3.1.4. Discontinuation of Screening

According to the latest consensus guidelines, all screening should be discontinued for women after the age of 65 who have had adequate negative screening [2,6]. Adequate negative screening is defined as three consecutive negative Pap tests or two consecutive negative co-test results within 10 years, with the most recent test performed within the past five years. This recommendation only applies to those women older than 65 who do not have a history of CIN2 or higher within the last 20 years and who do not have increased risk of cervical cancer due to other exposures. The USPSTF has already adopted this recommendation.
Even if a woman older than 65 has a new partner, the low risk of HPV persistence and progression to cancer with newly acquired HPV infection renders any screening in women over 65 with adequate negative prior screening results unnecessary. Post-menopausal epithelial atrophy, common in this age group, can lead to false-positive results and thus abnormal cervical cytology has a very low positive predictive value [2]. Furthermore, smaller and less accessible cervical transformation zones found among many post-menopausal women could require more interventions to provide adequate tissue specimens and ultimately treat patients [13]. The slight benefits in terms of cervical cancer diagnosis and mortality are outweighed by significant overall cost from unnecessary screening, anxiety, and colposcopy procedures. Based on modeling studies, continuation of screening until age 90 prevents only 1.6 cancer cases and 0.5 cancer deaths and extends life expectancy by only one year per 1000 women screened [28].
The ACS, ASCCP, and ASCP did not find sufficient evidence to suggest that the frequency of screening in any age group should be altered based on prior negative cytology [6]. A matched case control study demonstrated that neither a previous abnormal cytology result nor the number of previous normal screening results changes the risk of invasive cancer [29].

3.1.5. Screening of Special Populations

For women with a history of cervical cancer, previously treated CIN2, CIN3, existing HPV or HIV infection, immunodeficiency, or a history of diethylstilbestrol exposure in utero, recommendations for screening are more intensive. According to the CDC, HIV-infected women should be screened by cervical cytology twice in the first year following diagnosis and yearly thereafter, regardless of whether or not the diagnosis of HIV is made prior to the age of 21 years [30]. The consensus conference review of the ACS, ASCCP, and ASCP specifically states that it does not address patients who are HIV+, who should follow the CDC guideline [6]. By strict interpretation, the CDC recommendation would suggest that female children or even infants who are positive for HPV by vertical transmission be screened; thus, clinical judgment should be used. For patients after solid organ transplants or with other causes of immunosuppression, ACOG suggests that annual cytology is reasonable. No explicit recommendations have been made for HPV testing among those with immunodeficiency due to HIV or other factors.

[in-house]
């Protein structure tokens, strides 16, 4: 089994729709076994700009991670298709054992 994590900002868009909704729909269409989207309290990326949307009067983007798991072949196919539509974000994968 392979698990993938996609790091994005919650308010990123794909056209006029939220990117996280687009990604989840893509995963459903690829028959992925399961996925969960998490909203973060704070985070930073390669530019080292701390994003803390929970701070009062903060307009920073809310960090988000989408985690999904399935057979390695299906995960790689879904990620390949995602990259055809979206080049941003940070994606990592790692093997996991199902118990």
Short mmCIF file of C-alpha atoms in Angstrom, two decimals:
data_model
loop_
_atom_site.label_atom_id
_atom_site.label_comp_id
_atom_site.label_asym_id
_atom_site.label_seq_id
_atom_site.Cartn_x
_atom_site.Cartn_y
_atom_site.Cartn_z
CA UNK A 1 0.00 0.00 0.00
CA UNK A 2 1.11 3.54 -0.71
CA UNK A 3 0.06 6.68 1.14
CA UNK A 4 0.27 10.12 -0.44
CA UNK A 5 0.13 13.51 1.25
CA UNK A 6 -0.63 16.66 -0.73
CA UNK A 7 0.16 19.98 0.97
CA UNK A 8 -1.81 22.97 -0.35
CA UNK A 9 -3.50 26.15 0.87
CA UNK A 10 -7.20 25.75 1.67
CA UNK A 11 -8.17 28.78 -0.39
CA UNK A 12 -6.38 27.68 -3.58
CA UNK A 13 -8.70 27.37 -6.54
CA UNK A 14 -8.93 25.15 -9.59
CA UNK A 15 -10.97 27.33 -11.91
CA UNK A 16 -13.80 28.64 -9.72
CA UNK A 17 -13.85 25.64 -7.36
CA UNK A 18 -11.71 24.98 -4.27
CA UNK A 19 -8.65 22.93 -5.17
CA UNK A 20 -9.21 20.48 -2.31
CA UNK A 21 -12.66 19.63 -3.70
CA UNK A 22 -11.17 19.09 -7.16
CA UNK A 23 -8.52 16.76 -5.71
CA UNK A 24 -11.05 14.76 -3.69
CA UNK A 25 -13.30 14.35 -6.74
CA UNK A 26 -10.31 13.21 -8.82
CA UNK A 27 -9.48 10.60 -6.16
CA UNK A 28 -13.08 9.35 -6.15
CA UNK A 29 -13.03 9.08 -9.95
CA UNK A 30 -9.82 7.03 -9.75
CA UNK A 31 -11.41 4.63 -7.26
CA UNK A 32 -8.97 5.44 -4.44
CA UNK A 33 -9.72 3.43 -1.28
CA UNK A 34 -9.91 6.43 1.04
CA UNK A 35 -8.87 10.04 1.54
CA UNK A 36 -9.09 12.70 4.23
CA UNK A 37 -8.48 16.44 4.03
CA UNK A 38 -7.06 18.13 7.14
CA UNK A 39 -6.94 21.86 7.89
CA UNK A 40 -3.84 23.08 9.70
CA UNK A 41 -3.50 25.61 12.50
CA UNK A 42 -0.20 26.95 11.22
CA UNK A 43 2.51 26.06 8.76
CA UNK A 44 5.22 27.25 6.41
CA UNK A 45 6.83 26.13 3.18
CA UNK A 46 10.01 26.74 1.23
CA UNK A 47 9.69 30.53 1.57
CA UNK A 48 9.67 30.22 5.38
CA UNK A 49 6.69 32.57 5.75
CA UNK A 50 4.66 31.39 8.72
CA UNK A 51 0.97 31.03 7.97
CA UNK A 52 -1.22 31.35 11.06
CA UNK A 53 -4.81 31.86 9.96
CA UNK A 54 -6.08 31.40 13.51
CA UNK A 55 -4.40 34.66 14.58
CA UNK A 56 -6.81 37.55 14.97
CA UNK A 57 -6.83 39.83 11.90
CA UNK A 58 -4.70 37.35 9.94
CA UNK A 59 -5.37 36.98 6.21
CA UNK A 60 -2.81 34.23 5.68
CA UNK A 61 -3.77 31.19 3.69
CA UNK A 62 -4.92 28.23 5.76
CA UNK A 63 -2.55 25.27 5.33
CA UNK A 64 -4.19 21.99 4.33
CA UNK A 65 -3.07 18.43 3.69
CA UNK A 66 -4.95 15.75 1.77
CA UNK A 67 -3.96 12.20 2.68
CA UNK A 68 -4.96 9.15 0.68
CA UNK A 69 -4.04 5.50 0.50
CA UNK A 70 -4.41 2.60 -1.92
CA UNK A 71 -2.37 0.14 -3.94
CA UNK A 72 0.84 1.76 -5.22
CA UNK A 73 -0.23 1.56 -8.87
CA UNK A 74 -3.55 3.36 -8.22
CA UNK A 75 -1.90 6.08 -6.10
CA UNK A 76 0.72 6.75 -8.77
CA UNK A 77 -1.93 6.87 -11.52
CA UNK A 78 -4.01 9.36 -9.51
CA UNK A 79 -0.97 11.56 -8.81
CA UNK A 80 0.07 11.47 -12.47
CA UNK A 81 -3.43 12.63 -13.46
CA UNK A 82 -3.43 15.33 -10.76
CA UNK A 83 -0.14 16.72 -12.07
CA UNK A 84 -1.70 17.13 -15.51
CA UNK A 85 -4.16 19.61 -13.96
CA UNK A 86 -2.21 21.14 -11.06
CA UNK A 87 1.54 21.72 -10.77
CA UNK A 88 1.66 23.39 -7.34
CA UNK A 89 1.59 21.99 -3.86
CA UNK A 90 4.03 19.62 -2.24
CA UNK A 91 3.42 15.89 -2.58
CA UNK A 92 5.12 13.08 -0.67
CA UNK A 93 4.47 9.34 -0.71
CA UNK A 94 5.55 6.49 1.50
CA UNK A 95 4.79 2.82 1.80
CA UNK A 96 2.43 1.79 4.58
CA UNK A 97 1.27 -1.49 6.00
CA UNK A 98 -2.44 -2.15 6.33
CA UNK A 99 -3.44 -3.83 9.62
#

3.1.6. Screening for Women after Hysterectomy for Benign Reasons

Among women who have had a total hysterectomy, that is, inclusive of removal of the cervix, and who have never had CIN2 or higher, routine cytology screening and HPV testing should be completely discontinued [2,6]. Continued cytology testing in this population is ineffective, given the extremely low risk and rarity of vaginal cancer. Evidence that supports this recommendation was noted in a systematic review of 19 studies involving a total of 6543 women who had a hysterectomy without a history of CIN and 5037 women who had a hysterectomy in which the cervix was affected by CIN3 [31]. Among those who had a hysterectomy in the absence of history of CIN, 1.8 percent had an abnormal cytology screening result, and 0.12 percent had vaginal intraepithelial neoplasia on biopsy, with no reported cases of cancer.

3.2. Level B Recommendations, Based on Limited and Inconsistent Scientific Evidence

3.2.1. Follow-Up Screening for Women with ASC-US Cytology or Discordant Co-Testing Results

Consistent with the 2013 ASCCP updated guidelines for the management of abnormal screening results [18], the ACS recommended in their 2015 screening update that women with ASC-US cytology and negative HPV co-testing should return for screening in three years [32]. This three-year screening interval, reduced from five years, as previously recommended in the 2012 consensus guidelines, is based on newer evidence from the KPNC database to include 1.1 million women and two additional years of follow-up, which found that the risk of pre-cancer or cancer after the ASC-US/HPV-negative result was not as low as that associated with a negative co-test [32,33]. Instead, the risk approximated that of a negative Pap test (with no HPV result), for which repeat screening is recommended after three years [33]. It should be noted that the overall risk of malignancy in this population is still low, 0.5% or less over five years, rendering colposcopy a poor diagnostic option [32].